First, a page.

Arab-Muslim Production of A VIEW FROM THE BRIDGE Gets Reading at The Public Theater
Brooke Ciardelli will direct a reading at The Public Theater, NY of a modernized, Arabic-American-Muslim- production of Arthur Miller's A View from the Bridge, almost fifty years after the first production premiered on Broadway.
By refocusing Miller's lens on the Muslim-American community, we can better understand how the ongoing struggle of immigrants doesn't change; only the faces and nationalities are different. This is truly a "moment when great events both at home and abroad [cry] out for recognition and analytic inspection." (Arthur Miller's Introduction to A View From the Bridge.)
"The Trust gave unprecedented permission to Ms. Ciardelli to produce and direct a newly conceived production of A VIEW FROM THE BRIDGE. We strongly support the project" said Patrick Herold, Sr. Vice-President, International Creative Management. Julia Bolous of The Arthur Miller Trust echoed "We have encouraged Brooke's vision and look forward to the future possibilities of this production."
Written in 1955, the play is a gripping family drama set within a tightly knit Italian-Catholic immigrant community in Brooklyn, NY. In this new production, the central family will be updated to Muslim-Syrian- Americans. Ciardelli has translated character names, locations and specific lines of text into Arabic and comments, "Although the countries and cultures have changed, the issues surrounding immigration are still at the heart of American politics, and there is no greater play that confronts these issues than A View From The Bridge."
Stephen Marino, Editor of The Arthur Miller Journal, comments "This new version shows how these same emotions can infect an Arab-American family in contemporary Brooklyn." The struggle is universal, but particularly acute for an immigrant trying to assimilate into America while staying true to the cultures and customs of their home country. For a post-World War II Italian-Catholic, or a post-9/11 Arab-Muslim, these competing forces remain the same. Dawood Yasin, Muslim Life Advisor at the Tucker Foundation at Dartmouth College, comments "This project is of great importance given the national debate about the Muslim immigrant experience in the US, and more specifically the issues surrounding Arab-American Muslims. . . the arts, and more specifically the theater, represent an ideal forum for these ideas to be explored."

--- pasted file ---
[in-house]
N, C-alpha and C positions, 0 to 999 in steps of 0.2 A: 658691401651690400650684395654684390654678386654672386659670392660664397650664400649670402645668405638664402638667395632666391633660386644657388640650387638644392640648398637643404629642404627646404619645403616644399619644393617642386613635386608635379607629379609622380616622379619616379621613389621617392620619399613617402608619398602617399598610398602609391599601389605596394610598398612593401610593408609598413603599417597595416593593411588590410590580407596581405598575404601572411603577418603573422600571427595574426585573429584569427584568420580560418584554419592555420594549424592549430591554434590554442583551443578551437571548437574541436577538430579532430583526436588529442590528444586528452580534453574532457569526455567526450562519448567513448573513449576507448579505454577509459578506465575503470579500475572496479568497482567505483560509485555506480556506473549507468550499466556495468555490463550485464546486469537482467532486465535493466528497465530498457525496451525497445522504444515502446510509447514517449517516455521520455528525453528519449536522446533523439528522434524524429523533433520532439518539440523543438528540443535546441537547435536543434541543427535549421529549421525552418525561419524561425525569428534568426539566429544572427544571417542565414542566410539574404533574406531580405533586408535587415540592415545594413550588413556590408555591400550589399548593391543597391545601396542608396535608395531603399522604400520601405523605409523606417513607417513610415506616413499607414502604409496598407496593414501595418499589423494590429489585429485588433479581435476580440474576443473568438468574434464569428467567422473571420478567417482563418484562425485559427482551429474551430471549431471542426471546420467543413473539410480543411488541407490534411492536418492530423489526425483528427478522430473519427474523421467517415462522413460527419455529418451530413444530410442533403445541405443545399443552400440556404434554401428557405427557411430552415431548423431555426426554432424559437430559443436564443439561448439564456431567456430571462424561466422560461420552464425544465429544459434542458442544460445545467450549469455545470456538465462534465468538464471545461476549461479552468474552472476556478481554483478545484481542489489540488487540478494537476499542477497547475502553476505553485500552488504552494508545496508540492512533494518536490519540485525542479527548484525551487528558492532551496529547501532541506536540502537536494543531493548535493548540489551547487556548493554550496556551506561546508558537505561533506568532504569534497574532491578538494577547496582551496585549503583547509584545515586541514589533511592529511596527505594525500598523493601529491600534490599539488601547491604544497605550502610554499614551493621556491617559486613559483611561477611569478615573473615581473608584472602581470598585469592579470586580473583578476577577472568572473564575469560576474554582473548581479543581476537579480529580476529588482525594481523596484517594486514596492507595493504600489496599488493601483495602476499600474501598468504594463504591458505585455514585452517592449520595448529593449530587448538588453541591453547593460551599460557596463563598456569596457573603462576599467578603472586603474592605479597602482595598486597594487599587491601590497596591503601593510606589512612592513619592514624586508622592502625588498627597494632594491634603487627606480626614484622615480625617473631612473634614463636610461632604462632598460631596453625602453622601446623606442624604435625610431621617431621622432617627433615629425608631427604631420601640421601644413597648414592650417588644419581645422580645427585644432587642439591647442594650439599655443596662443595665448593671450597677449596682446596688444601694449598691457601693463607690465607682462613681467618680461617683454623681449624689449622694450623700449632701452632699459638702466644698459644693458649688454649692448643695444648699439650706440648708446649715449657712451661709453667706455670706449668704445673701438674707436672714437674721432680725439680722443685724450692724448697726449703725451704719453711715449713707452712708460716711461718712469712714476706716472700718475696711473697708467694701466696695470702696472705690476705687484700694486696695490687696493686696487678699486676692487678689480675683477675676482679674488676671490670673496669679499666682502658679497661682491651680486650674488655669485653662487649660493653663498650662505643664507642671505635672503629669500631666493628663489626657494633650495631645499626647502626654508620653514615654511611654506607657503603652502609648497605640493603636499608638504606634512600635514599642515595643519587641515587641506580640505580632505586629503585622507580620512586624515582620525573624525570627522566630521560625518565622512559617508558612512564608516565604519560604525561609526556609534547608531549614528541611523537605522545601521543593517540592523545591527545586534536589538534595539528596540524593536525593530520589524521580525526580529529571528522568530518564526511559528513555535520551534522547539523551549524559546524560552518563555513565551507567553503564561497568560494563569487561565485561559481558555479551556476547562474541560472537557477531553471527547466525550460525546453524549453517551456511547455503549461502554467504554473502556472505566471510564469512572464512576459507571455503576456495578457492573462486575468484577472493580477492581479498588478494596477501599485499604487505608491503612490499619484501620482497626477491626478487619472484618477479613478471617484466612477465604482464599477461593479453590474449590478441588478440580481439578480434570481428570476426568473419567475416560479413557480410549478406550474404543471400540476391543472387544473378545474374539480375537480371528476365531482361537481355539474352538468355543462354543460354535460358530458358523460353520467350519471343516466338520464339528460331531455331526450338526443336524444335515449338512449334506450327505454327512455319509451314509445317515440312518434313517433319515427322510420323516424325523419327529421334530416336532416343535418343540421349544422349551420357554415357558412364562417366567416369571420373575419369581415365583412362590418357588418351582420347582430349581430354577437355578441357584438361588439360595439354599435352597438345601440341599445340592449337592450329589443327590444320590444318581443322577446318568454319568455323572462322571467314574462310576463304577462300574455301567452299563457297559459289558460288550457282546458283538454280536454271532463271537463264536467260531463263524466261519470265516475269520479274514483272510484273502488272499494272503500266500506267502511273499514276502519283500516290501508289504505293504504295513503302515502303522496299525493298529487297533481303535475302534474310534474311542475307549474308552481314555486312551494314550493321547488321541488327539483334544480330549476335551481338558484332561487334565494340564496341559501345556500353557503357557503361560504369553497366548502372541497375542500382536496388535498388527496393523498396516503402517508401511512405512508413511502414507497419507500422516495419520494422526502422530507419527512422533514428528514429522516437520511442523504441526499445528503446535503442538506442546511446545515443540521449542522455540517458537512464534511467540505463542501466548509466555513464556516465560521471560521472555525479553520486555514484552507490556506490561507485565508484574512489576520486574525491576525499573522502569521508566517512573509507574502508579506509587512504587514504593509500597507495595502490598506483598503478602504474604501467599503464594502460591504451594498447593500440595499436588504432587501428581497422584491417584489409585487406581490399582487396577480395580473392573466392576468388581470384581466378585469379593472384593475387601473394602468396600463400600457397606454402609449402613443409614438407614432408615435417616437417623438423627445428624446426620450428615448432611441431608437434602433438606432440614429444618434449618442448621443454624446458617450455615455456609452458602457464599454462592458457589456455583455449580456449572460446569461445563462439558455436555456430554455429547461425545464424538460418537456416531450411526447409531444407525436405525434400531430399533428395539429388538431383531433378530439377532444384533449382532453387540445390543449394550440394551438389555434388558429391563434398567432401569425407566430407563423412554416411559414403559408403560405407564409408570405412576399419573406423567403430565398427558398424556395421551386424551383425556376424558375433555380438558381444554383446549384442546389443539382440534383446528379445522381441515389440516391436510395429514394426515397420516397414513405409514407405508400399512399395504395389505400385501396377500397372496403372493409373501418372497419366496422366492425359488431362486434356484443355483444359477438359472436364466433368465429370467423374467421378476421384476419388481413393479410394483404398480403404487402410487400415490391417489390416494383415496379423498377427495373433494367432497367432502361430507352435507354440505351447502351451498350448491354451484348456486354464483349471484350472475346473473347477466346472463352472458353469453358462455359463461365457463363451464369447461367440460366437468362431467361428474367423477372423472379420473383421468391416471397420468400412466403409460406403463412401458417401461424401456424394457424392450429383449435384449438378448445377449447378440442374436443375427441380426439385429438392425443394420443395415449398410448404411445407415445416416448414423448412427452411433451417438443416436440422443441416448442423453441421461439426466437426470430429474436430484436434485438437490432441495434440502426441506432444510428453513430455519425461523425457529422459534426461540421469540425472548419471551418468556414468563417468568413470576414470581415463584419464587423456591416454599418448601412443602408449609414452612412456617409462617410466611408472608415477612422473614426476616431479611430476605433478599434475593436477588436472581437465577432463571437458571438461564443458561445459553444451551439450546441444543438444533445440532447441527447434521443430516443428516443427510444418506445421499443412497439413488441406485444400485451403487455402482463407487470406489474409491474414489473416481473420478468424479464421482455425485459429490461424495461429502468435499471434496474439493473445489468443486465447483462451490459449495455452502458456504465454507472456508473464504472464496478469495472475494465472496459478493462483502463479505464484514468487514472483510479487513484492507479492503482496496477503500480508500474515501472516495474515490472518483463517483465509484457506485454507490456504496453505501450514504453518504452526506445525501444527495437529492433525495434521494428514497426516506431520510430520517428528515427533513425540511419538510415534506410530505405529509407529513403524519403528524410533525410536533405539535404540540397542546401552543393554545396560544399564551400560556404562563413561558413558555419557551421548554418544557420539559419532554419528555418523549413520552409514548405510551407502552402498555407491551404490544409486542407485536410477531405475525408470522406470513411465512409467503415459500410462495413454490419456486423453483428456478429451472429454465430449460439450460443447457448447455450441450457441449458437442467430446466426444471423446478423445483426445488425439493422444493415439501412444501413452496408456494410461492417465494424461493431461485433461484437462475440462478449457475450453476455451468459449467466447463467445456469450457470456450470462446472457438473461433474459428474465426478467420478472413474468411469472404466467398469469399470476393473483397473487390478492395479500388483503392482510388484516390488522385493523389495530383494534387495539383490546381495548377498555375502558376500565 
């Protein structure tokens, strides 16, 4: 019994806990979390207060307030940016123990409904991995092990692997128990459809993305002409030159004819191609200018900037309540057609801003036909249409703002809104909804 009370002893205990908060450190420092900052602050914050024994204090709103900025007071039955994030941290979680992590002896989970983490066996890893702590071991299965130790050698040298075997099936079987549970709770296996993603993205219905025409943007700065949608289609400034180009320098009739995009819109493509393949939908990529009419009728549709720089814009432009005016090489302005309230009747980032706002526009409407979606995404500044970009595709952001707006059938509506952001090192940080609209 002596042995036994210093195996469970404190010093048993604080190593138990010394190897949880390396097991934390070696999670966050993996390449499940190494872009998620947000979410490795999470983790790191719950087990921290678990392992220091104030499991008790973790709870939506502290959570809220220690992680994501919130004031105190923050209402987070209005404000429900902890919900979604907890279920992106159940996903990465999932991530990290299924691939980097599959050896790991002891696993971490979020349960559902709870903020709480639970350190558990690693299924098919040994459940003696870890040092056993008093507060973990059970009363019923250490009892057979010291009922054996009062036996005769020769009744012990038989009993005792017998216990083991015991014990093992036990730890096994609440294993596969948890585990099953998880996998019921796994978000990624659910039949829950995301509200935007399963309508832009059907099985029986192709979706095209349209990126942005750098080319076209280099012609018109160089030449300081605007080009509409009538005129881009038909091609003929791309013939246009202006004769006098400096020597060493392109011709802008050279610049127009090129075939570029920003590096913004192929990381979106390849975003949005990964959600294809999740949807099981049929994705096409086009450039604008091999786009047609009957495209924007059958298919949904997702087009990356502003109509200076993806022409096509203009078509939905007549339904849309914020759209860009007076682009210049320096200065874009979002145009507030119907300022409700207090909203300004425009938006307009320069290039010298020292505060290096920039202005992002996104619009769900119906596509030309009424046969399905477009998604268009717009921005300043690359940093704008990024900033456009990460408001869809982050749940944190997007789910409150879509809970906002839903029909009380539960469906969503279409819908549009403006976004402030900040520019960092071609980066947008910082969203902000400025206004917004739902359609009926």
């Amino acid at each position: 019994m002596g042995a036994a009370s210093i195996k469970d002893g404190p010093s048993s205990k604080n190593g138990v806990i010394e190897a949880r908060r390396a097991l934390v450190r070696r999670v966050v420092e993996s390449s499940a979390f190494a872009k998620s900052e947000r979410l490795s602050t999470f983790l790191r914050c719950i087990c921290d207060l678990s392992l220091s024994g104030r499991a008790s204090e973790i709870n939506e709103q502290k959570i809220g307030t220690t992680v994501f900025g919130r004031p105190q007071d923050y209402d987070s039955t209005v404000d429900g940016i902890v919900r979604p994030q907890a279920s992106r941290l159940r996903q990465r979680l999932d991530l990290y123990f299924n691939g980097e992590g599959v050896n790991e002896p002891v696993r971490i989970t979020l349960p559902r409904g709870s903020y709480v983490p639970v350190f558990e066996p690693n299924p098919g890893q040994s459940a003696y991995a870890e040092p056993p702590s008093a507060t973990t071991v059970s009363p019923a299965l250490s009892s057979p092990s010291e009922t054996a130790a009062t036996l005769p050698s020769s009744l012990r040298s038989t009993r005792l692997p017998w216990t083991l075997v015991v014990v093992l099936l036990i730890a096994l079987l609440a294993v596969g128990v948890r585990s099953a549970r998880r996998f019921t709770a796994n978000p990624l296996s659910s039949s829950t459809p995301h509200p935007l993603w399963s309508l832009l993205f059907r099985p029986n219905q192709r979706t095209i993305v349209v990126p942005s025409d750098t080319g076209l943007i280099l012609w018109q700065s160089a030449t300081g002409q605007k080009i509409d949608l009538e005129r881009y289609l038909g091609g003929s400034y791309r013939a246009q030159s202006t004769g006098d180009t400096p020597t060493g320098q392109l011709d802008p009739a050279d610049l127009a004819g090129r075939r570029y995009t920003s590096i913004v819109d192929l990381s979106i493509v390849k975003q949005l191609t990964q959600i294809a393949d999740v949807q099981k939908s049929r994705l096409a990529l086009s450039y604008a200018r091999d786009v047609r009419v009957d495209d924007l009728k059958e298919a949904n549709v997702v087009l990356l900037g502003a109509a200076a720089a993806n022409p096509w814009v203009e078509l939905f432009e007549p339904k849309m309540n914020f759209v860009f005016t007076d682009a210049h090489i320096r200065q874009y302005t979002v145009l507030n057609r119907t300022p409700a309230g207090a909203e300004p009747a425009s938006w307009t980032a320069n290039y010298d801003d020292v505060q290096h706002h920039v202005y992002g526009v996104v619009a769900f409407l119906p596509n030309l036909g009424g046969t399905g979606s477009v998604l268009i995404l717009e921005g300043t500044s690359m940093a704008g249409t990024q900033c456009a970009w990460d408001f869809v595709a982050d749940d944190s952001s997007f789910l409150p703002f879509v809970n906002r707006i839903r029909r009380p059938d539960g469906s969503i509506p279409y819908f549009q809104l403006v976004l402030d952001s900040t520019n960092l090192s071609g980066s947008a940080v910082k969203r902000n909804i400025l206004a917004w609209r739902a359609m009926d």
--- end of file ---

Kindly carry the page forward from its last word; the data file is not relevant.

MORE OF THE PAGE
"Miller's political concerns are ever-present in his plays, which have won a Pulitzer Prize and multiple Tony Awards. His most celebrated works call into question the American dream by exploring our national conscience on a domestic level." said Ciardelli. Her creative partner on the project, Catherine Doherty, reflects, "this new Muslim interpretation will return Arthur Miller to the forefront of America's social conscience."
The workshop reading will take place at New York's Public Theater, founded by Joseph Papp, nearly 60 years ago and has served as an advocate for the theater as an essential cultural force in leading and framing dialogue on important issues of the day.
BIOGRAPHIES - cast
Laith Nakli - Ahmed (Eddie) Food and Fadwa, Aftermath. (New York Theater Workshop) Off Broadway: Lidless (Page 73), Inana (Denver Center), Cry of the Reed (Huntington), War (Rattlestick). Film and TV: A Allegiance, Song Still Inside, My Last Day Without You, Happythankyoumoreplease, The Visitor, Arranged, I Just Want My Pants Back, Traveler, The Sopranos, Rescue Me, Without a Trace, Law & Order: CSI, Third Watch. Grew up in Damascus, Syria before coming to New York in 1990.
Lanna Joffrey - Yaminah (Beatrice) Stage: NY: The Public, Urban Stages, Kitchen Theatre, Lark Theatre, HERE Arts Center, TerraNova Collective, The Flea. REGIONAL: Denver Center, Capitol Rep, Colorado Shakespeare Festival, Northern Stage-VT, Lyric Stage. Born in Iran, grew up in London and Albuquerque, NM.